by Graham O’Connor and Daniel Park
I want to make one thing clear before I start: “The Force Awakens” was not a bad movie.
The actors and actresses all did excellent jobs. The impressive special effects are nod to the classic Star Wars films, with the simple scene transitions and real –not CGI– alien costumes. It promises to be an exciting beginning to the new trilogy.
Unfortunately, that’s where the positive ends. There are many glaring issues standing out in TFA, the chiefest of which is that TFA is a complete rehash of A New Hope.
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I’m not kidding when I say this either; it’s like someone took the script from A New Hope, translated it into Chinese through google, and then translated it back to English and called it “The Force Awakens.” Yet again, we have a quirky droid carrying top-secret information on a desert planet, who eventually encounters a force-sensitive loner who gets tangled up with the rebellion. Oh, and there’s another deathstar (AKA the “Starkiller”) that gets destroyed when the rebels launch a small assault on it’s one tiny weakness. When will those silly I̶m̶p̶e̶r̶i̶a̶l̶ First Order engineers learn?
At first, I enjoyed it. I thought that it was just subtle tributes to the original films, with BB-8 rolling through the desert, carrying a map of the location of Luke Skywalker (who has exiled himself after an incident at his own Jedi academy). I won’t lie; my heart skipped a beat when the Millennium Falcon came onscreen. However, I started to get tired of the “subtle tributes: when we see a Sith apprentice talking to a giant hologram of his master, or when the rebels (why are there even rebels anymore?? They WON the war!) are planning their attack on the starkiller, and Han Solo is all like, “no worries, there’s always a tiny little weak spot on those things.”
However, the repetitiveness wasn’t the only issue.
If they were going to recycle the first film, they should have at least made this one as good. The film has a very disappointing ending; the First Order is pretty much annihilated, Rey stares at Luke for a solid five minutes, and it’s a pretty unsatisfying ending in general. One of the great things about A New Hope is that not only is it a great way to start a trilogy, it’s a great movie by itself, something that TFA unfortunately lacks. Yeah, yeah, I know it’s going to be a trilogy, and it will probably make a lot more sense, blah blah blah, but I’m calling it how I see it here.
I know that TFA has gotten a lot of critical response, but I think there’s a reason for that; I don’t think that we wanted this movie to be a disappointment. Take the Star Trek movies, for example. Star Wars has a kind of lasting effect that Star Trek just didn’t have. Even before TFA was announced, we still had Star Wars everywhere, with toys, TV shows, comics, and the like. It was still popular, and people still liked it. Star Trek, on the other hand, was a little dated. It didn’t have the same momentum or fanbase. So it’s really no surprise that Star Trek didn’t receive the accolades that TFA is getting.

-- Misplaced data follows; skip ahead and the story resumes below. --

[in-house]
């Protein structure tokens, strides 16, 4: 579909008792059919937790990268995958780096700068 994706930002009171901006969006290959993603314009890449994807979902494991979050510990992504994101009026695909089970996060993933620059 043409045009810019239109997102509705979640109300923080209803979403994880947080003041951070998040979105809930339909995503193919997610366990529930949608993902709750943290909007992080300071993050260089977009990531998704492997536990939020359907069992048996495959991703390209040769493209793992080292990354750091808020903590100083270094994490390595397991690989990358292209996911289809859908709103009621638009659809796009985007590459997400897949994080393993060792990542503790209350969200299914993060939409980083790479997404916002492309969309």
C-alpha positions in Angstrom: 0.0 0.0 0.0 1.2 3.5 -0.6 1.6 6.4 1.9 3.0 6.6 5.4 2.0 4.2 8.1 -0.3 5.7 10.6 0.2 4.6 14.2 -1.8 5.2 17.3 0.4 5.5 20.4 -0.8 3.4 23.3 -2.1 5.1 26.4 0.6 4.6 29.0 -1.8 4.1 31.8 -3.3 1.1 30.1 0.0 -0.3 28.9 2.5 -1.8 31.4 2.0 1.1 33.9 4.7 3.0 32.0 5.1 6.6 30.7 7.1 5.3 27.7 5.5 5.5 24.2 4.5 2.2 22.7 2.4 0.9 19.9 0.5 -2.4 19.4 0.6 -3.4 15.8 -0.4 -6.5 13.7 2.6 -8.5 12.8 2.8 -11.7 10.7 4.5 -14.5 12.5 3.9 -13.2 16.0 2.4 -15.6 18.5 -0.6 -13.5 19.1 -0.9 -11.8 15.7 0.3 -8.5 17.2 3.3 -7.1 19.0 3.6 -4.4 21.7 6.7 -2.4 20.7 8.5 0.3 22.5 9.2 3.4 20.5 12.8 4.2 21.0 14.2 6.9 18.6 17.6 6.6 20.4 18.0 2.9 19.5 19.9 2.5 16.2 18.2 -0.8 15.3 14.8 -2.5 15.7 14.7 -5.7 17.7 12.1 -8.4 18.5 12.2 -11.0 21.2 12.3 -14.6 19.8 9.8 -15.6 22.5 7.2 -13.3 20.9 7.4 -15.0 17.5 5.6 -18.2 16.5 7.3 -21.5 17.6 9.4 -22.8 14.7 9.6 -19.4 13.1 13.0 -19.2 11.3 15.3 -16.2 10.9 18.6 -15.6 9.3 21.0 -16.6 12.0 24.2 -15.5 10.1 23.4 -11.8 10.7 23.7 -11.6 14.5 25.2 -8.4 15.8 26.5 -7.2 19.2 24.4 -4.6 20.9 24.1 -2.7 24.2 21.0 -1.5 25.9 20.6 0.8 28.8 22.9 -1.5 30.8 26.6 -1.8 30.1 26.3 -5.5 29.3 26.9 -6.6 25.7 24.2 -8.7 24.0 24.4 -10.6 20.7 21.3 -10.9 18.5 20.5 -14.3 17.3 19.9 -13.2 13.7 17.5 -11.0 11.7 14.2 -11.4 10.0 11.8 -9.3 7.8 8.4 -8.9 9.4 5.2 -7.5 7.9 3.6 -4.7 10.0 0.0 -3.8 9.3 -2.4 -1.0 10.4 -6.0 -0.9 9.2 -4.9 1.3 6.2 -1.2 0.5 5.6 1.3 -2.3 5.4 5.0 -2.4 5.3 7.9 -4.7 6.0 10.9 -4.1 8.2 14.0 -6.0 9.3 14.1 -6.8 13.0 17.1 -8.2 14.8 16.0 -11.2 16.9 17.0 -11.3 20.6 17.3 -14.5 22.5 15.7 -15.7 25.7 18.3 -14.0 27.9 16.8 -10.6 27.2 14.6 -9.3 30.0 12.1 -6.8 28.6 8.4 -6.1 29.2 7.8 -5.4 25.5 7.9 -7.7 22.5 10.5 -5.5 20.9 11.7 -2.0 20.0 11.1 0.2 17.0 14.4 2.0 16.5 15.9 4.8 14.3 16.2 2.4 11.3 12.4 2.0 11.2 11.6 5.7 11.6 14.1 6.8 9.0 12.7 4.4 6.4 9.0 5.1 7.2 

In conclusion: TFA was not bad. That being said, it’s a big disappointment too. It was a good attempt, but a good attempt doesn’t make it a good movie.
I’m not the biggest Star Wars fan. I haven’t watched the 6 movies more than twice, and I do not have a ton of Star Wars goods in my room. There are many people who understand the franchise better than me.
Nevertheless, Star Wars is here. After 10 years of dormancy, the force has awakened. The Force Awakens has brought joy to inhabitants of Earth. Despite all the excitement, Graham O. bashes on the movie for its plot similarity to A New Hope right away. In film, it is hard for a piece of work to receive good feedback when repetition is often. I cannot claim its originality; however, the new movie J.J. Abrams presented was “Star Wars” itself. Not only does the film has a style of the older films, but also provides hope for a wide new world. TFA featured the flawless collaboration of the newcomers and the oldies. Rey (Daisy Ridley) and Finn’s (John Boyega) first coordination was stable and the return of Han Solo (Harrison Ford) and Princess Leia (Carrie Fisher) was moving, but did not put any pressure on the newer casts, making the perfect balance. In addition, Adam Driver played a successful and new villain called, Kylo Ren. Let’s not forget the cute little BB-8 droid being reminiscent of a soccer ball rolling through the desert.
TFA is the 7th addition to the Star Wars franchise. As a result, many people have already watched the previous movies. Nonetheless, the movie creates a perfect environment for people jumping into the action for the first time. As J.J. Abrams said, “We didn’t have to come up with a backstory that would make sense; it’s all there. But these new characters, which Force is very much about, find themselves in new situations—so even if you don’t know anything about Star Wars, you’re right there with them. If you are a fan of Star Wars, what they experience will have added meaning.”
Even if you are a long time Star Wars fan, you wouldn’t be left out of this hype train. “J.J. Abrams did a stellar job with the movie. The plot is fantastic; the cinematography makes every shot dynamic yet not Bayham style overwhelming,” said Howard Z., the leader of Films & Cinema club. I very much enjoyed the film. In spite of high hopes, I believe the film met its expectation. Honestly I couldn’t have asked for more. It contained the best of the previous films and brought new hope for a even better trilogy.
What did you think of the new star wars? Let us know in the comments!